- Heian and Kamakura Sculpture from Kyoto
- September 13, 2014 - December 23, 2014
The highlights of this exhibition of Heian (794-1185) and Kamakura (1185-1333) period sculptures are the enormous Seated Dainichi Nyorai and its attendant figure Seated Fudō Myōō from the temple of Kongō-ji in Osaka. The Dainichi Nyorai has relaxed carving of a style favored by the Heian period courtiers. The Fudō Myōō bears a seal of Gyōkai, a leading disciple of the great sculpture Kaikei, and is a significant work of Kamakura sculpture. Also on view is the gentle Standing Amida from Chion-in Temple, thought to have been the object of personal worship by the priest Hōnen (1133-1212), as well as a Standing Amida of stronger expression, which was made for the one-year memorial of Hōnen's death, and the Priest Baozhi (J: Hōshi), from whom emerges the Eleven Headed Avalokitesvara bodhisattva that he embodied. All these works are Important Cultural Properties. Through these and the rest of the twenty works in this exhibition, visitors can come face to face with icons of Heian and Kamakura sculpture.
- Portrait Sculpture
- September 13 - November 9, 2014
Japanese portrait sculptures are three-dimensional representations of actual historical figures. This mini exhibition features a portrait of the priest Ryōgen (912–985), also known by his posthumous title Ganzan Daishi, who was the eighteenth head priest of the Tendai sect. He was believed to have performed miracles exorcizing evil, and his portrait depicts him with a formidable appearance befitting a priest with special powers. A portrait of the priest Senkan (918–984), who along with Kūya spread the practice of nenbutsu (chanting the name of the Amida Buddha) in the early Heian period, is depicted with an open mouth, seemingly chanting the nenbutsu—a practice of Pure Land Buddhism. His hands, however, are positioned into a mudra (hand gesture) associated with Esoteric Buddhist practice. Both these sculptures are Important Cultural Properties. A portrait probably representing the priest Itchin (1277–1356), who was a member of the Ji sect founded by Ippen (1234–1289), has a distinctive face that appears remarkably real, almost alive. The seated portrait from Daitsū-ji Temple of shogun Minamoto no Sanetomo (1192–1219) is normally kept hidden away and will be on view only for the duration of this exhibition. Don’t miss the rare opportunity to come and encounter these great figures in person.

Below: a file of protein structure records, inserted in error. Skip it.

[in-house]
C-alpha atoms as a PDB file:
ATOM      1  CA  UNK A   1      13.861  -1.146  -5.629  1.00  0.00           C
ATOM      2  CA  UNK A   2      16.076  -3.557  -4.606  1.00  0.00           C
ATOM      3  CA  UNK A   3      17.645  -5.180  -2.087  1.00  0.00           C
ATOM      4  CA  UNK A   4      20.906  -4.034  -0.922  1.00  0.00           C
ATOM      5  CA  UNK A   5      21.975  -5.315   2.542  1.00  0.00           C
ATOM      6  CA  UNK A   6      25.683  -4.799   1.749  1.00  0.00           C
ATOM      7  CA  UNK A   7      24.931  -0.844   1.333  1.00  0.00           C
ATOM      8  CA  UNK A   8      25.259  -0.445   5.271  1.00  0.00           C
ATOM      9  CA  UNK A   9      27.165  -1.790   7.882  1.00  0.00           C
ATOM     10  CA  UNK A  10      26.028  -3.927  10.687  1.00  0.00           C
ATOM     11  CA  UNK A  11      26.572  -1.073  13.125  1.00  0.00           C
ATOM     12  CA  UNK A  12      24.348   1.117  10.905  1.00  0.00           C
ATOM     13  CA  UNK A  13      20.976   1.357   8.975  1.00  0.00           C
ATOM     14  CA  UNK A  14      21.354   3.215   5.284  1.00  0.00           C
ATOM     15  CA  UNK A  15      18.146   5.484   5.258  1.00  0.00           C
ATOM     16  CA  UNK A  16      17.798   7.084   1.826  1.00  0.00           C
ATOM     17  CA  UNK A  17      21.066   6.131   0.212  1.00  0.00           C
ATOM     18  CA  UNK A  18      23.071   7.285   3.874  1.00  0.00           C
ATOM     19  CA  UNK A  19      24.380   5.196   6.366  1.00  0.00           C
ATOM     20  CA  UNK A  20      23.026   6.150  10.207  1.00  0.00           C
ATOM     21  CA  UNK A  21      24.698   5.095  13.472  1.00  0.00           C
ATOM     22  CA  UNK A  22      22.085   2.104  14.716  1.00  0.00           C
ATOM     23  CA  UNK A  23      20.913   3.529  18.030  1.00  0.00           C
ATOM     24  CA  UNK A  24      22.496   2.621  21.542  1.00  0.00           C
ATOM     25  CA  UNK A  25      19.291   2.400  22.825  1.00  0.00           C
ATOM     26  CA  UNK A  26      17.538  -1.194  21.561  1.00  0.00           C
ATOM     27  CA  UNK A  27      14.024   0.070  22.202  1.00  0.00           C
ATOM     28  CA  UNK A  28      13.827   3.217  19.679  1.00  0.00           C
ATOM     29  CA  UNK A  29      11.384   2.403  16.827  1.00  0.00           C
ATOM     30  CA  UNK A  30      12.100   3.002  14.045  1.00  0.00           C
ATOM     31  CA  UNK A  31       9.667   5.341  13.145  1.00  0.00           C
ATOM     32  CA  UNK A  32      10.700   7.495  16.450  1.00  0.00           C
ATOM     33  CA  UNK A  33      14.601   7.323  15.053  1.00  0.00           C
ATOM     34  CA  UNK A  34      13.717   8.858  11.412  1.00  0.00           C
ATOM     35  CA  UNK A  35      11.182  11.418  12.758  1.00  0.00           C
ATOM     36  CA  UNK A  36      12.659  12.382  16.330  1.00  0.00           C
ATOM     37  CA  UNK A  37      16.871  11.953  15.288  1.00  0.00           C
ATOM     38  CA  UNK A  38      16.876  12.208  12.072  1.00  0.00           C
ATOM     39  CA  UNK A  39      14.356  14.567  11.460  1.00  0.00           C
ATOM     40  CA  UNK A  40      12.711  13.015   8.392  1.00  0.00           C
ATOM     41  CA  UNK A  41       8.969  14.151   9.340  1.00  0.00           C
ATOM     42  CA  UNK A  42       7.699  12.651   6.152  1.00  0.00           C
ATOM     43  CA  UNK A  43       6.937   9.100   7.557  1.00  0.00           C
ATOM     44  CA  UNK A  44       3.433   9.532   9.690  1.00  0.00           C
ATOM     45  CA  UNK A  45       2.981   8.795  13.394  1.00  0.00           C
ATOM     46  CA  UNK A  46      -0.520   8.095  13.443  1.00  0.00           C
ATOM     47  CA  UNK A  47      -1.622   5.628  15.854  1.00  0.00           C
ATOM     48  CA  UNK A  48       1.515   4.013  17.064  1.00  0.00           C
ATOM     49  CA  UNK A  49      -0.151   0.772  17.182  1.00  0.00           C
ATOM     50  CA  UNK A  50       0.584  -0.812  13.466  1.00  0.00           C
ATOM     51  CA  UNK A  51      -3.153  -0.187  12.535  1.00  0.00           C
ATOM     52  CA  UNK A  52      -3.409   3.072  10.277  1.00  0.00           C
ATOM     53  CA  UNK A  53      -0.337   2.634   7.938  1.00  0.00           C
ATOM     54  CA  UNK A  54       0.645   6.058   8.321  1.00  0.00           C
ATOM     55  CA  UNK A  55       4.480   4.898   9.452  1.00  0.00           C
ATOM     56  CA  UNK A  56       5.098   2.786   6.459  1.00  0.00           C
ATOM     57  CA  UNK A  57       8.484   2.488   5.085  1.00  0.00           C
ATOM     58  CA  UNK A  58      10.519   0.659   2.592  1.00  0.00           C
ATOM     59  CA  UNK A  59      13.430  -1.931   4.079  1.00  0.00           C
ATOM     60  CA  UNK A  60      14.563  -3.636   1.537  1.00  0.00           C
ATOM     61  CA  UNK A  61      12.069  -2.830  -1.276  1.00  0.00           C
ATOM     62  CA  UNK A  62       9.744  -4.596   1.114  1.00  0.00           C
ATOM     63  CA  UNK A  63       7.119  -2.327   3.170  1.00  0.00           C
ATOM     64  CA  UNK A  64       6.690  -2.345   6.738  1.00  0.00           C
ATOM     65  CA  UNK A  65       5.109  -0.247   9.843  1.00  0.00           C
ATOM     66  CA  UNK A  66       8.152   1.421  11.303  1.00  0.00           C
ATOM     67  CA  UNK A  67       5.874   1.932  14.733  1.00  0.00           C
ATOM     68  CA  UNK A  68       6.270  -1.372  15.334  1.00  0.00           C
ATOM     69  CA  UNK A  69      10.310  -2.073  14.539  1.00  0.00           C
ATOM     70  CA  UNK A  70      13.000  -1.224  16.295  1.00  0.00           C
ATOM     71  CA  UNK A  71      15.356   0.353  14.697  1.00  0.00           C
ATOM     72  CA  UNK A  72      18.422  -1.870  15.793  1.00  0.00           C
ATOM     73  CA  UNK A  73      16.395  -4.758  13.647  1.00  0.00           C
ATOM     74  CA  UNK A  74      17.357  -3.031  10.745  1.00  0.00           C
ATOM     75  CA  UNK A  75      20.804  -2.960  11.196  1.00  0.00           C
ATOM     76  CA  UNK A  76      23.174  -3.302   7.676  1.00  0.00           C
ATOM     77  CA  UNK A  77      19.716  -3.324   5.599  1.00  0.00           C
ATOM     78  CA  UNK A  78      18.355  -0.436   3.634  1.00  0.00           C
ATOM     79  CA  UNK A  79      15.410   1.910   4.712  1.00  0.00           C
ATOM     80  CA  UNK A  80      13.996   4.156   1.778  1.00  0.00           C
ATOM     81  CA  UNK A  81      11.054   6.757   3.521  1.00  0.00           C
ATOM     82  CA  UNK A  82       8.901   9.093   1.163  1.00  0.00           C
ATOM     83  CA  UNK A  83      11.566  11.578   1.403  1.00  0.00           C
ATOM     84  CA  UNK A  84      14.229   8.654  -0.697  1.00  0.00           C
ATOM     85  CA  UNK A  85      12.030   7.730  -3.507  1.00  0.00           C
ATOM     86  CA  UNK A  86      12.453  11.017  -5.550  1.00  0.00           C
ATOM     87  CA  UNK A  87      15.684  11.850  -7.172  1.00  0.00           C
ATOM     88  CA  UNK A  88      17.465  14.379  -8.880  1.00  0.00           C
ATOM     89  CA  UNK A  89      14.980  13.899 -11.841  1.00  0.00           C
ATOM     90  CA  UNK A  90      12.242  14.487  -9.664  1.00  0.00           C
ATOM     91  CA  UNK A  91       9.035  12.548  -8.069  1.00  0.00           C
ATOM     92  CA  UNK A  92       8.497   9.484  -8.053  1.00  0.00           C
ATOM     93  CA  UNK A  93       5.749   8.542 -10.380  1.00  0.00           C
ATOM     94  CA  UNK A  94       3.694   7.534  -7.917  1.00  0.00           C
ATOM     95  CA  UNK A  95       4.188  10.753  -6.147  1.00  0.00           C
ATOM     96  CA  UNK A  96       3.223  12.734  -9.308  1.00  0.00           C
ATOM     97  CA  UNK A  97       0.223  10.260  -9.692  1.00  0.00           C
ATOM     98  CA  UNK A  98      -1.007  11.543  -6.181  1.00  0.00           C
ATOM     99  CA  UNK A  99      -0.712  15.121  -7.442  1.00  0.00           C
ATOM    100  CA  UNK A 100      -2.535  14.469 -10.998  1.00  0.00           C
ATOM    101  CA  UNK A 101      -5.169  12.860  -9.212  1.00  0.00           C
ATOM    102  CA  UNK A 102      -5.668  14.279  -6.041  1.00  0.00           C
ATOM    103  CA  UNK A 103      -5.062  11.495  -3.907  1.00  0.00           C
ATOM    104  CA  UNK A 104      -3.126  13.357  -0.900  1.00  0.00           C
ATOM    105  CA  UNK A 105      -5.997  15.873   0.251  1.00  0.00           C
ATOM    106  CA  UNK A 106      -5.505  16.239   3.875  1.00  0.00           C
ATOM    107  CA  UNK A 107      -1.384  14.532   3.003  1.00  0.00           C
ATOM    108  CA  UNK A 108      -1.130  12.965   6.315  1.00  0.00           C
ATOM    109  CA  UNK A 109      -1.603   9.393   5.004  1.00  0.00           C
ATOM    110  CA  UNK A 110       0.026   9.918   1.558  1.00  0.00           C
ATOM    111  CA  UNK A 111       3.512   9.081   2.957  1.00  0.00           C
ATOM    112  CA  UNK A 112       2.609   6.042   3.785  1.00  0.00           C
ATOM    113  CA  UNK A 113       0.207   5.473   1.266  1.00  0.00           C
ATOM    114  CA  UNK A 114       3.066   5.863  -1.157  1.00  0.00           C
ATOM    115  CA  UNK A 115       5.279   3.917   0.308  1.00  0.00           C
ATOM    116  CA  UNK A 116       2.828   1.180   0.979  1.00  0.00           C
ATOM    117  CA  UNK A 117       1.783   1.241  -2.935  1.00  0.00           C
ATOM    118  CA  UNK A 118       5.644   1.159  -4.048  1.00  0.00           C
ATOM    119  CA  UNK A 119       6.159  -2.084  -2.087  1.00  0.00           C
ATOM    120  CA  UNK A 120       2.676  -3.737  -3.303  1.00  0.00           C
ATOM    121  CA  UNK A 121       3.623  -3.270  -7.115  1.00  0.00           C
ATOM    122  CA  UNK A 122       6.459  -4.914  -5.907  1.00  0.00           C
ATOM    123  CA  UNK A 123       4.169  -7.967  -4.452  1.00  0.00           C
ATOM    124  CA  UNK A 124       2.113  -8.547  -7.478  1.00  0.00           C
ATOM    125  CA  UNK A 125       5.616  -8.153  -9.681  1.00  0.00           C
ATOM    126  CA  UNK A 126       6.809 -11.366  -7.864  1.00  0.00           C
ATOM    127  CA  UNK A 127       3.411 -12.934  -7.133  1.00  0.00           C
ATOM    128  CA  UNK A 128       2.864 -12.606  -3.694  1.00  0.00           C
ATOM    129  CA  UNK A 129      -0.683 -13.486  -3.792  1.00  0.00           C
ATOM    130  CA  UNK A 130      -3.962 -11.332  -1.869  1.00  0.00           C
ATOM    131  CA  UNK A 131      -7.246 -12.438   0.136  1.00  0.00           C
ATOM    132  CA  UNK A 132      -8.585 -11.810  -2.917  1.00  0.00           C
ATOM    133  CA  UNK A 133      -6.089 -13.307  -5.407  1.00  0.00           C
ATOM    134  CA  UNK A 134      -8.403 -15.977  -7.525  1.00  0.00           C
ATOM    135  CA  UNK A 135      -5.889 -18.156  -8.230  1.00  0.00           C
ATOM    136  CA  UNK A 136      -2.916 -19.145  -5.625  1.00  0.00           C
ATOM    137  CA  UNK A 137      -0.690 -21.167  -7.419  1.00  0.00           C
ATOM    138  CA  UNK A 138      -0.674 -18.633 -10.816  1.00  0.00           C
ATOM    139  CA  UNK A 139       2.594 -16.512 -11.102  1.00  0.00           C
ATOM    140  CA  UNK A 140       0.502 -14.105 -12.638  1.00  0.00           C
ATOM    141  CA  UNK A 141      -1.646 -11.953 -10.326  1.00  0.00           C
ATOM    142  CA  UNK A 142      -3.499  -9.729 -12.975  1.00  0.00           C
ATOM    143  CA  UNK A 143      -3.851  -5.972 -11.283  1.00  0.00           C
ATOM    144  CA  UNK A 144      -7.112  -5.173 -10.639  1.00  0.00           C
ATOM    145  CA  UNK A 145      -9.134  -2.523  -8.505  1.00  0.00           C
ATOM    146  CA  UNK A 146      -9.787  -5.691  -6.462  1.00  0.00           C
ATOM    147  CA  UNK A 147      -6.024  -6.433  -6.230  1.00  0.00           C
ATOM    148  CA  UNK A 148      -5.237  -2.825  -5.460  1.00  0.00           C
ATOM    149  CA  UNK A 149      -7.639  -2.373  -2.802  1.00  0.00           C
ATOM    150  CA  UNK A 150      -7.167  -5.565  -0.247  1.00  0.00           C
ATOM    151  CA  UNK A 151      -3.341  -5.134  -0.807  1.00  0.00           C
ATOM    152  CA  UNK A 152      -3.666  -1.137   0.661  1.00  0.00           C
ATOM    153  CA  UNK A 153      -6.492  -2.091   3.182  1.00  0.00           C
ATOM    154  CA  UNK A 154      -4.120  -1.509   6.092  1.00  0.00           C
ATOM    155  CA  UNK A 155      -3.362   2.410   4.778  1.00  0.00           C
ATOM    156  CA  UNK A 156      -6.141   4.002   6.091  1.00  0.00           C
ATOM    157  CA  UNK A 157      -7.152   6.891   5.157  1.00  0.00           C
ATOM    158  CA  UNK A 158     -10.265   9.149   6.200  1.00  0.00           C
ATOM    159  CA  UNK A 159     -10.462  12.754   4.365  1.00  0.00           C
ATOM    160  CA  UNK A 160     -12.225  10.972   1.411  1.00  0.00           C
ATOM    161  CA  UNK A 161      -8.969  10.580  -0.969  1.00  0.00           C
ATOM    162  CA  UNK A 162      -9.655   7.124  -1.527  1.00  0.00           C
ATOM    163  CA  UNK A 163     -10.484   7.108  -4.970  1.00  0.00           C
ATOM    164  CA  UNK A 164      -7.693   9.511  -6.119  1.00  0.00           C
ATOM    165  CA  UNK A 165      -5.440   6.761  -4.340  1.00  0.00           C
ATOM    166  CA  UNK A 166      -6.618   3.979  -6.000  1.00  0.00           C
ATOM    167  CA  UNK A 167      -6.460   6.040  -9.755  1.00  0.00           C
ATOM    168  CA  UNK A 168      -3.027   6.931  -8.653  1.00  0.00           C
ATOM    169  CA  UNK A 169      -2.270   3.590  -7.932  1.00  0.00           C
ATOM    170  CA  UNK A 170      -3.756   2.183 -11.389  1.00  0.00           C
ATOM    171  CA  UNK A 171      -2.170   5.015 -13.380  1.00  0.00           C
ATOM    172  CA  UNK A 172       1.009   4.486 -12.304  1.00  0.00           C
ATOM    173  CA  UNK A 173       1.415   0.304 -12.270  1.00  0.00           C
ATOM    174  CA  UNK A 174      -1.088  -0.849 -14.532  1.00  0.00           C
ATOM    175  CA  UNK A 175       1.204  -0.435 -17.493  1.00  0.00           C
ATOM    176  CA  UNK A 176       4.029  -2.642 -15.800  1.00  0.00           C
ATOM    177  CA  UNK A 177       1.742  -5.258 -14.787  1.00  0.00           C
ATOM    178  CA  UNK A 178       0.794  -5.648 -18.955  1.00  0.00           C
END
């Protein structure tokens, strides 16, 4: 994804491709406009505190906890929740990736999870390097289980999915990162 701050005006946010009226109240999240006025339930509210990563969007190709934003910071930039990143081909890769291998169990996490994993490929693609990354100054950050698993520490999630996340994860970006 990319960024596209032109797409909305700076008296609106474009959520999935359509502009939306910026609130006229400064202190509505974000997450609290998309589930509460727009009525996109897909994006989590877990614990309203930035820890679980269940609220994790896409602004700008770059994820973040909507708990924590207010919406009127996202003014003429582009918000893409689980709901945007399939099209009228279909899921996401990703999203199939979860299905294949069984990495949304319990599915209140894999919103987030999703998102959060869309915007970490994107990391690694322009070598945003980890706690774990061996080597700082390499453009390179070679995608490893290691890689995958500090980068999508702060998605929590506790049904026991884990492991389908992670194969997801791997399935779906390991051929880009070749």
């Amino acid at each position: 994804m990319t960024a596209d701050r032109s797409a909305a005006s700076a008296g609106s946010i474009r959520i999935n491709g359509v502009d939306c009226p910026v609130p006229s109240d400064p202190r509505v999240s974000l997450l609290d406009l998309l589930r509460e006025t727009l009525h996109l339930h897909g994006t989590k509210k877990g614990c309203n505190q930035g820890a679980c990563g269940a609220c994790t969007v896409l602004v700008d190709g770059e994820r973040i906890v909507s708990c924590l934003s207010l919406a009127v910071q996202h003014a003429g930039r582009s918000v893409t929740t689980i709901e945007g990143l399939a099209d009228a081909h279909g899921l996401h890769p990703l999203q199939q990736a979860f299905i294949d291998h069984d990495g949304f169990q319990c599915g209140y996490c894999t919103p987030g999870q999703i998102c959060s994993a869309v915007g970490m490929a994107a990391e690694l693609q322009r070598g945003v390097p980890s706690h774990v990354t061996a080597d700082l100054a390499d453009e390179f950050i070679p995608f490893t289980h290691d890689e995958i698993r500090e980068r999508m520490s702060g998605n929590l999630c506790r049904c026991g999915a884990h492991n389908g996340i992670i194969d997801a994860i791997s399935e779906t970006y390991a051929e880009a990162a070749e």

- Masterworks of Asian Sculpture
- November 11 - December 23, 2014
There are significant differences in the depiction of faces and the color of the stone used in second century sculptures from Gandhara-known as the birthplace of Buddhist sculpture-and in those from Mathura. Sculptures from Gandhara, located in northwestern Pakistan, show the influence of Greek sculpture; those from Mathura, in northern India, reveal Indian characteristics. Fourth century Chinese gilt bronze sculptures have Gandharan-style faces, transmitted by way of the Silk Road. In the fifth century, when sculpture production proliferated in China, Buddhist sculptures changed dramatically, developing distinctly Chinese modes of facial expression and costume. By the seventh and eighth centuries, under the massive empire of the Tang dynasty, Chinese sculptures again begin to show the sultry qualities of Indian sculpture. This exhibition gives a taste of the culture of Buddhist sculpture that spread widely across Asia.